I had someone email me yesterday. The message started with an aggressive sales pitch about how they were a, “hip, fast-moving company in an exciting growth industry” (this is code for “we may not exist this time next year”); they continued on to explain, in great detail, how they were looking for a, “Rockstar, ninja UI designer with serious Web 2.0 experi…”<delete>. I hate buzzwords. I think that makes me hip, actually.

Responsive design is one of those things that is bordering on a buzz word at this point, but when you break it apart it’s actually pretty simple. It boils down to 3 things:

  • Using percentage widths instead of pixel widths in your CSS (a flexible layout – been around for years), so 33% for a column instead of 300px.
  • Using CSS media queries to adjust the layout/typography/design when they get messed up as you shrink the browser window (literally making the browser window smaller).
  • Using a special “viewport” <meta> tag in the <head> of your HTML document to zoom in the body when it’s loaded on a phone.

The design will “respond” to whatever window size the user is viewing your page/site/app at. Your design “responds” so it’s “responsive,” get it? Good, that’s pretty much all there is to it. Obviously, it’s more than slapping that stuff together and calling it a day, but for the purposes of an introduction that’s a good starting point. There are good responsive designs and bad ones, but the development pattern is so new that we still have a ton of room for exploration.

When should you build a responsive design?

The big question, of course, is when to use responsive design vs. another model. Maybe we can shed some light on this.

Do you remember a phone called the Palm Pre? It had an operating system that went by the handle: WebOS. This was the first mobile OS where the apps were built with HTML, CSS and JavaScript. Well, that phone failed miserably (bad hardware), and Palm broken my heart when it was bought out by Hewlett Packard and WebOS was delegate to the software graveyard (I think they’re using it on printers or something now).

Palm came up with a methodology called “build once, deploy everywhere,” which is why WebOS was built on an HTML, CSS, and JavaScript base. They knew that there was a lot of power in having a single codebase for an application no matter where it was being used (or a phone or on the web). This is what initially attracted me to responsive web design (before it was cool, of course).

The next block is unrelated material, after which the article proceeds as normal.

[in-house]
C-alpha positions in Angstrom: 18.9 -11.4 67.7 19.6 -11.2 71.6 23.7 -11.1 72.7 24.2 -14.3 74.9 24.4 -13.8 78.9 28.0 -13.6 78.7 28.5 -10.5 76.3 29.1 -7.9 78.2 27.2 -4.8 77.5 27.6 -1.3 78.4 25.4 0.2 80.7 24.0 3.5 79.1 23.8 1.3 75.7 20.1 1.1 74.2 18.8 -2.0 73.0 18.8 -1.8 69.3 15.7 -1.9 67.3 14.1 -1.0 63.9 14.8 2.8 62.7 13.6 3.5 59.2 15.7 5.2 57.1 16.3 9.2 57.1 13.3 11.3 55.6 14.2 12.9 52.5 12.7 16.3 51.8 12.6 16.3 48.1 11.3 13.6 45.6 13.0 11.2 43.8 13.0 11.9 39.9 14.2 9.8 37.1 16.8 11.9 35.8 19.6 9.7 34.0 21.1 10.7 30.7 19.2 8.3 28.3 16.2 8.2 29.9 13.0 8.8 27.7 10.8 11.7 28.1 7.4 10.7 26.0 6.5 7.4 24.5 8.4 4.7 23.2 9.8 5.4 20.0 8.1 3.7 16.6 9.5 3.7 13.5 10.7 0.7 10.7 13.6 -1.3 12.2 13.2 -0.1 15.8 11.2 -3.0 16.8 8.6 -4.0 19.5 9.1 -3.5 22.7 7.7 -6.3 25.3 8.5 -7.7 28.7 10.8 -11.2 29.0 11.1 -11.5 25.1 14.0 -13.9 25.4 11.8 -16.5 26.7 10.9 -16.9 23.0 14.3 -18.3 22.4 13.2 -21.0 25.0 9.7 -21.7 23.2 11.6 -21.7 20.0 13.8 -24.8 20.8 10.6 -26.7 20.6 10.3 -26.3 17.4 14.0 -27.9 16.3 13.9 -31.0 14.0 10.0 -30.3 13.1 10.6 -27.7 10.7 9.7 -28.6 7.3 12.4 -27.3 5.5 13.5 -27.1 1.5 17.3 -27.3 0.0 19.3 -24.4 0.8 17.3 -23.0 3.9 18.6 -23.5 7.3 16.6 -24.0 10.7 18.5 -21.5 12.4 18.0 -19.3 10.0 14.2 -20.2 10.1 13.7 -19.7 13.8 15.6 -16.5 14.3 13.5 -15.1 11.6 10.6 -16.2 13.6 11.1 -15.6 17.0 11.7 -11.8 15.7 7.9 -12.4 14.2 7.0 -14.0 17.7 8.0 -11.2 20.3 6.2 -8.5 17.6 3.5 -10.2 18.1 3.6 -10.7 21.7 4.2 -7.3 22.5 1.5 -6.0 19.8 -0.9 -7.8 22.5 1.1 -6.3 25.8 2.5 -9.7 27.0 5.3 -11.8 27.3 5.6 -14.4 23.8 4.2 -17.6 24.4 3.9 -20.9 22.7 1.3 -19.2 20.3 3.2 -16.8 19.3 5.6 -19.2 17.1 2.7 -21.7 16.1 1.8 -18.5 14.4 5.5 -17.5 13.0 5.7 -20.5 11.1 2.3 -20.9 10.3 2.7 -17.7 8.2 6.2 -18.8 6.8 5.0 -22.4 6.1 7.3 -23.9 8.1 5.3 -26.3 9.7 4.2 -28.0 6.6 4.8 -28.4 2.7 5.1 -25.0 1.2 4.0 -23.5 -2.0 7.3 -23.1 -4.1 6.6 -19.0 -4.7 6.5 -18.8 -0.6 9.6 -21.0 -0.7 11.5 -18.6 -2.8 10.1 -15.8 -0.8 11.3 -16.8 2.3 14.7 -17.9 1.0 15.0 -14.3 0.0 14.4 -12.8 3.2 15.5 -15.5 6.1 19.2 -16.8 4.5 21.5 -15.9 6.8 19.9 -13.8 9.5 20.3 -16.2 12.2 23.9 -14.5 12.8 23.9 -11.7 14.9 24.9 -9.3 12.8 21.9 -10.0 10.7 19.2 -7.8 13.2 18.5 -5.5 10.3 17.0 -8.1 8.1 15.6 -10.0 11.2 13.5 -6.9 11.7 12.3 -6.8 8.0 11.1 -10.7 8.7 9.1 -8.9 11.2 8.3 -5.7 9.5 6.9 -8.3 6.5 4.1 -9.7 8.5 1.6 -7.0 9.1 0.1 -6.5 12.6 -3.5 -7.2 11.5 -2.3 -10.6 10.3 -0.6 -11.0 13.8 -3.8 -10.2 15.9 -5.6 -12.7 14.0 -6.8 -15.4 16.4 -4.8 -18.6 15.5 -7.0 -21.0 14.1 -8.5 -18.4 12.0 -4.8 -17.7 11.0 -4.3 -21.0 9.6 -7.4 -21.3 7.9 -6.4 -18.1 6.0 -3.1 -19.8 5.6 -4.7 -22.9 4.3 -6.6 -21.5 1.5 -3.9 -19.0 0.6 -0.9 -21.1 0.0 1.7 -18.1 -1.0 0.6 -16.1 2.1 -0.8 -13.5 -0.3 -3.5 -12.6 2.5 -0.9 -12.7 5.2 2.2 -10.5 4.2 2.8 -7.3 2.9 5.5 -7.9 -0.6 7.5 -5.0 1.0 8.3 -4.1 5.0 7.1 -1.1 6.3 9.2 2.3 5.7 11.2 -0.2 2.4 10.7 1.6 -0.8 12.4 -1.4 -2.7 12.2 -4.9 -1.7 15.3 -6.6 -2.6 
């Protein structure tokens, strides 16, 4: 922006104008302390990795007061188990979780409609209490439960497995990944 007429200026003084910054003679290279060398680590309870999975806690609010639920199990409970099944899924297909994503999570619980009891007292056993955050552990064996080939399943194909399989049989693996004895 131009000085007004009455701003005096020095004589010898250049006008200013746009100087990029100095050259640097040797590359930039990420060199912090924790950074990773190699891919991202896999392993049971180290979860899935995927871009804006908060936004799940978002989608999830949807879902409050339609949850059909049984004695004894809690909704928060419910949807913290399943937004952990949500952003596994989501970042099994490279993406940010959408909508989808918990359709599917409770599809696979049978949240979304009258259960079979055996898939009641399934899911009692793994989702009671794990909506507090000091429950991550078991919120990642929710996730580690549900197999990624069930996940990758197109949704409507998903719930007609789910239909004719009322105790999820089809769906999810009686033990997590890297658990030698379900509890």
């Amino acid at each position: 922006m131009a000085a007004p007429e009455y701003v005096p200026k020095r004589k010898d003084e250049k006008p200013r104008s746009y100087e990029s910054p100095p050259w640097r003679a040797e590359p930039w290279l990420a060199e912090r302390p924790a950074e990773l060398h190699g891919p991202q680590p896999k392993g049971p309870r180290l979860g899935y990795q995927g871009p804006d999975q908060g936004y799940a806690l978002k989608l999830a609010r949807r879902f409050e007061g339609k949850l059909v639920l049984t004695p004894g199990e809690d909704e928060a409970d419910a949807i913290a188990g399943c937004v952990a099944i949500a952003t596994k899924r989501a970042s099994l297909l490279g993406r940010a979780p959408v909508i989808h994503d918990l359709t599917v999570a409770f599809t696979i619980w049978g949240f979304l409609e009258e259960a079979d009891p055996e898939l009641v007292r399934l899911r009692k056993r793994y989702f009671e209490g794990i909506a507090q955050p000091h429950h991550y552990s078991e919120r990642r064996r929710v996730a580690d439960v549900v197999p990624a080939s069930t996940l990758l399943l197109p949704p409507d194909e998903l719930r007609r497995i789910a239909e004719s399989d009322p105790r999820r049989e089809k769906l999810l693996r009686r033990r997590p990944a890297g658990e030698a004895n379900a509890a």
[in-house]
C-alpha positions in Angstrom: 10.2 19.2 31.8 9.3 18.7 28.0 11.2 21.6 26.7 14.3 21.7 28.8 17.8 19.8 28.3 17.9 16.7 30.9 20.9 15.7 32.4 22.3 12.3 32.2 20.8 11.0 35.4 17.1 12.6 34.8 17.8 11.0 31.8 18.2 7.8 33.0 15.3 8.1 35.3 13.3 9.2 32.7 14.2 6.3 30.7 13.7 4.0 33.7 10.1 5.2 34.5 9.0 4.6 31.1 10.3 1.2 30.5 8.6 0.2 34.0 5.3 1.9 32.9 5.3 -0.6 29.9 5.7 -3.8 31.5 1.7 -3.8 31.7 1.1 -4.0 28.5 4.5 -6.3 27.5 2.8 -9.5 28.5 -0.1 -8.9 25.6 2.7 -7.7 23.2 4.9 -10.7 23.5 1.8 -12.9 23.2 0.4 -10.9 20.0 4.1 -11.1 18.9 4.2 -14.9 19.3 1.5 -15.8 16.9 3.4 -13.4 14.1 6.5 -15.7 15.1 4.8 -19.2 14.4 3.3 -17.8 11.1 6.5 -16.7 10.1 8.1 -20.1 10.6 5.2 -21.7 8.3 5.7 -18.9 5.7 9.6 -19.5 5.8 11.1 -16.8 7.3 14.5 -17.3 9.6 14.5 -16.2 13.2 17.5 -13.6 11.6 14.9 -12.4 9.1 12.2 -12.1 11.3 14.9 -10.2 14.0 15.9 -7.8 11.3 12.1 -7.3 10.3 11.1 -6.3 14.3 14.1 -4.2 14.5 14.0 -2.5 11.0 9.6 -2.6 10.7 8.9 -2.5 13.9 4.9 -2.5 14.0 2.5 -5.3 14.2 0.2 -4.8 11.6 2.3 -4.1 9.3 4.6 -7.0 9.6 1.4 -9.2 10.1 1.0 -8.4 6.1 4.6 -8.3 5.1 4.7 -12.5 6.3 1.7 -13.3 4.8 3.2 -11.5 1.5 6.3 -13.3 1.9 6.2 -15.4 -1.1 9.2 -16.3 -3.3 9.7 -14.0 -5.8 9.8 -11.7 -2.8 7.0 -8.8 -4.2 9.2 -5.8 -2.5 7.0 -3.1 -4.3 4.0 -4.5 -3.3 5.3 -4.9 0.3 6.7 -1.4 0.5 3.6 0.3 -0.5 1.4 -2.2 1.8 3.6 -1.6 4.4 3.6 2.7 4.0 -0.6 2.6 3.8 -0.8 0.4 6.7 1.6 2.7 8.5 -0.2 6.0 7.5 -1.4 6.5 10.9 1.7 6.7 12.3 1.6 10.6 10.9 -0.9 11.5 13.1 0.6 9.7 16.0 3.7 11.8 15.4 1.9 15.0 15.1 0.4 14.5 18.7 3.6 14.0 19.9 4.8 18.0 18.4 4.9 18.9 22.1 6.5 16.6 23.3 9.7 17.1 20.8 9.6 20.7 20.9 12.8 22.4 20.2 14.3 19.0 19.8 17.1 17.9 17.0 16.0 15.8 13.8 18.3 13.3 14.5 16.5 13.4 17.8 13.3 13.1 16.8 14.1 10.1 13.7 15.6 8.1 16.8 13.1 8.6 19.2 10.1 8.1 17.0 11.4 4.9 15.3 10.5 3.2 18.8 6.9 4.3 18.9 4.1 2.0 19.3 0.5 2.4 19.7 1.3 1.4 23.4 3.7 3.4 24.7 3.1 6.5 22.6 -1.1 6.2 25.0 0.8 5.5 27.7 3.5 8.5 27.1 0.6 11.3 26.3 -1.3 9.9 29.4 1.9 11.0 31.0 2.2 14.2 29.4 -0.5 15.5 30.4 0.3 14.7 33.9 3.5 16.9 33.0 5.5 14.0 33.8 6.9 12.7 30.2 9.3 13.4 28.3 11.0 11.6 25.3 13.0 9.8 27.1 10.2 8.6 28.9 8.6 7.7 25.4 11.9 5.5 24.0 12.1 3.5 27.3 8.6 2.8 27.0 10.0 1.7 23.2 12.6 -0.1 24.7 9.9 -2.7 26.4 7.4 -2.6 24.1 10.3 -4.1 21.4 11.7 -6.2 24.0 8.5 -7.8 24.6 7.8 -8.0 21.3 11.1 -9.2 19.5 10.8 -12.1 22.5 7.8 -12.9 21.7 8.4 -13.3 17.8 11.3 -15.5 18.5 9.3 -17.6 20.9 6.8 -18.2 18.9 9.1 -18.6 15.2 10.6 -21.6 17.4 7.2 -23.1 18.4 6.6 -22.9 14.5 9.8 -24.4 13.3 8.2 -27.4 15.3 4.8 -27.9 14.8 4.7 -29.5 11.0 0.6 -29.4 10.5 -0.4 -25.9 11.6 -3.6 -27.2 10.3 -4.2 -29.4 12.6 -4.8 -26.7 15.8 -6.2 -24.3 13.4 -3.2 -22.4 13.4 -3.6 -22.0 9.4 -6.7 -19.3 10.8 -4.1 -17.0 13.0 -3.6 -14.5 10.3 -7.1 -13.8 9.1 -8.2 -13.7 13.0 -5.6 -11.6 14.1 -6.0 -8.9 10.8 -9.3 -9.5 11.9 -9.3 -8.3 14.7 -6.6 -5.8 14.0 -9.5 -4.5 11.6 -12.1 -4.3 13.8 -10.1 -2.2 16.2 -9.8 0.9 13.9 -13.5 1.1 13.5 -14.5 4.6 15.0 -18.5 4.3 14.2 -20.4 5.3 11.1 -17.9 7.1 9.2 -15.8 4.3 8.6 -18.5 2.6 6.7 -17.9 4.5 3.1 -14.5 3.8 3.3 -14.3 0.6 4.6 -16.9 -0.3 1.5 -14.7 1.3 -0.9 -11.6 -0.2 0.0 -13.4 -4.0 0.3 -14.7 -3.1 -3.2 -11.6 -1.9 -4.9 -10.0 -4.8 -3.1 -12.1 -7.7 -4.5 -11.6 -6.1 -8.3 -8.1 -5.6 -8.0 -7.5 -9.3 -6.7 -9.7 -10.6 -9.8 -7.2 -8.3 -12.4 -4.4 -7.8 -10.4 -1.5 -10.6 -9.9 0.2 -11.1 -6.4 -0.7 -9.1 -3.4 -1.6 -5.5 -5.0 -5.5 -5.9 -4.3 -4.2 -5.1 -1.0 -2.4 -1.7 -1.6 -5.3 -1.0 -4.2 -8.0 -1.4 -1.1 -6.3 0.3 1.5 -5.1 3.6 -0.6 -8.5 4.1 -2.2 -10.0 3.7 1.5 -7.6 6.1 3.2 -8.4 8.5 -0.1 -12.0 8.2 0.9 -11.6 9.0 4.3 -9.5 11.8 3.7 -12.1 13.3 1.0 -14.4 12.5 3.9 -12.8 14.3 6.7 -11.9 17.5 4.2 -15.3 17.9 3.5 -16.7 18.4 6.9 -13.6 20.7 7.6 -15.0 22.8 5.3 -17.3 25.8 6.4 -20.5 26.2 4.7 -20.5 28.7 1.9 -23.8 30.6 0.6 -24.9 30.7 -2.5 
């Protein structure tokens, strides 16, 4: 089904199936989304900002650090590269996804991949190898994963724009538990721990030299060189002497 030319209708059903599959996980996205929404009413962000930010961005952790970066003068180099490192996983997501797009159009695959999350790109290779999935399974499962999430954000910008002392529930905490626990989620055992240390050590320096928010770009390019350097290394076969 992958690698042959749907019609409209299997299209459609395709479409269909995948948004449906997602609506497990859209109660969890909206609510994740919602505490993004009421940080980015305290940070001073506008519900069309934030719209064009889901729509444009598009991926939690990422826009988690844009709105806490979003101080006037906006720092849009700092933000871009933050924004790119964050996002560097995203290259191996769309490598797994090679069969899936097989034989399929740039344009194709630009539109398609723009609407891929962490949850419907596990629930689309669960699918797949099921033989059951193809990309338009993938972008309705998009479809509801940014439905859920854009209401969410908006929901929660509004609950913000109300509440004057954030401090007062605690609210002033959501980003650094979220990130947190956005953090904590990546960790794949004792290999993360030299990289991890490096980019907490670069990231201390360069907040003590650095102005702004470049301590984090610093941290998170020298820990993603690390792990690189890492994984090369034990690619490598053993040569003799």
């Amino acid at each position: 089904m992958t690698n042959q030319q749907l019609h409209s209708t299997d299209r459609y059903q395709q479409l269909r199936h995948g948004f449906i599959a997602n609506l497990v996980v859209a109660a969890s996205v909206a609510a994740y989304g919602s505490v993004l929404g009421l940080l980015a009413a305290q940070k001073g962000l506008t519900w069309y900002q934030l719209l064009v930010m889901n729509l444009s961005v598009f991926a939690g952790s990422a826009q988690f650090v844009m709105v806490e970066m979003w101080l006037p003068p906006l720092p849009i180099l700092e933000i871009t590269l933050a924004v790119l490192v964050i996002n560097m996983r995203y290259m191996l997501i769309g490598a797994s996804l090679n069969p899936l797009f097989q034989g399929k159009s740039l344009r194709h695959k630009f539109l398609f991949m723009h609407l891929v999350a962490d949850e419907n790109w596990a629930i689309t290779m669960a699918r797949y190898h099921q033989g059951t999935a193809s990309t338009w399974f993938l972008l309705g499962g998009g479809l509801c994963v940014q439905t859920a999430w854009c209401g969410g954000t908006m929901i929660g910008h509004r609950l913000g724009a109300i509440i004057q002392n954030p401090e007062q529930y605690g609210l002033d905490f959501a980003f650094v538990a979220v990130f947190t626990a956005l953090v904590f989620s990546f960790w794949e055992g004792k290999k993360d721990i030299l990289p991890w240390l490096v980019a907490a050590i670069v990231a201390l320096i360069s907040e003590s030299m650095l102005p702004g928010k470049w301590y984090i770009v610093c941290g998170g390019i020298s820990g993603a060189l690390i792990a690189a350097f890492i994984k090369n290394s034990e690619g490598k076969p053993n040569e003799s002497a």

With traditional mobile Web (bleh, buzzphrase) development you have your main Web presence, and then a separate mobile presence that is targeting towards a specific list of devices. This pattern actually worked fine when we were only interested in the iPhone, but now that there’s a never ending list of devices to target, including a rapidly growing tablet market, it gets harder and harder to get a handle on. In many cases you end up with 3 separate code bases to maintain for the same application. If you’re a university or large company… forget about it. The number of application instances gets completely absurd after each gets split into web – mobile – tablet. Responsive design takes are of this by letting you target screen sizes rather than specific devices. Rather than iPhone, Android, Symbian, Blackberry, etc. We only look at devices with small screens, which takes care of them.

While you can’t throw a blanket over everything and say “it should all be responsive,” you can certainly look at what you’re doing to a design at the phone/small screen level and ask yourself one question: ”What makes this mobile?” If the only answer you have is about the screen size or adjusting the design to fit on a phone you probably have a responsive candidate on your hands.

“Build once, deploy everywhere.” Brilliant.

Resources & Further Reader

If you’re looking to get started with responsive design, here are some places you can start:

Author Tim Wright

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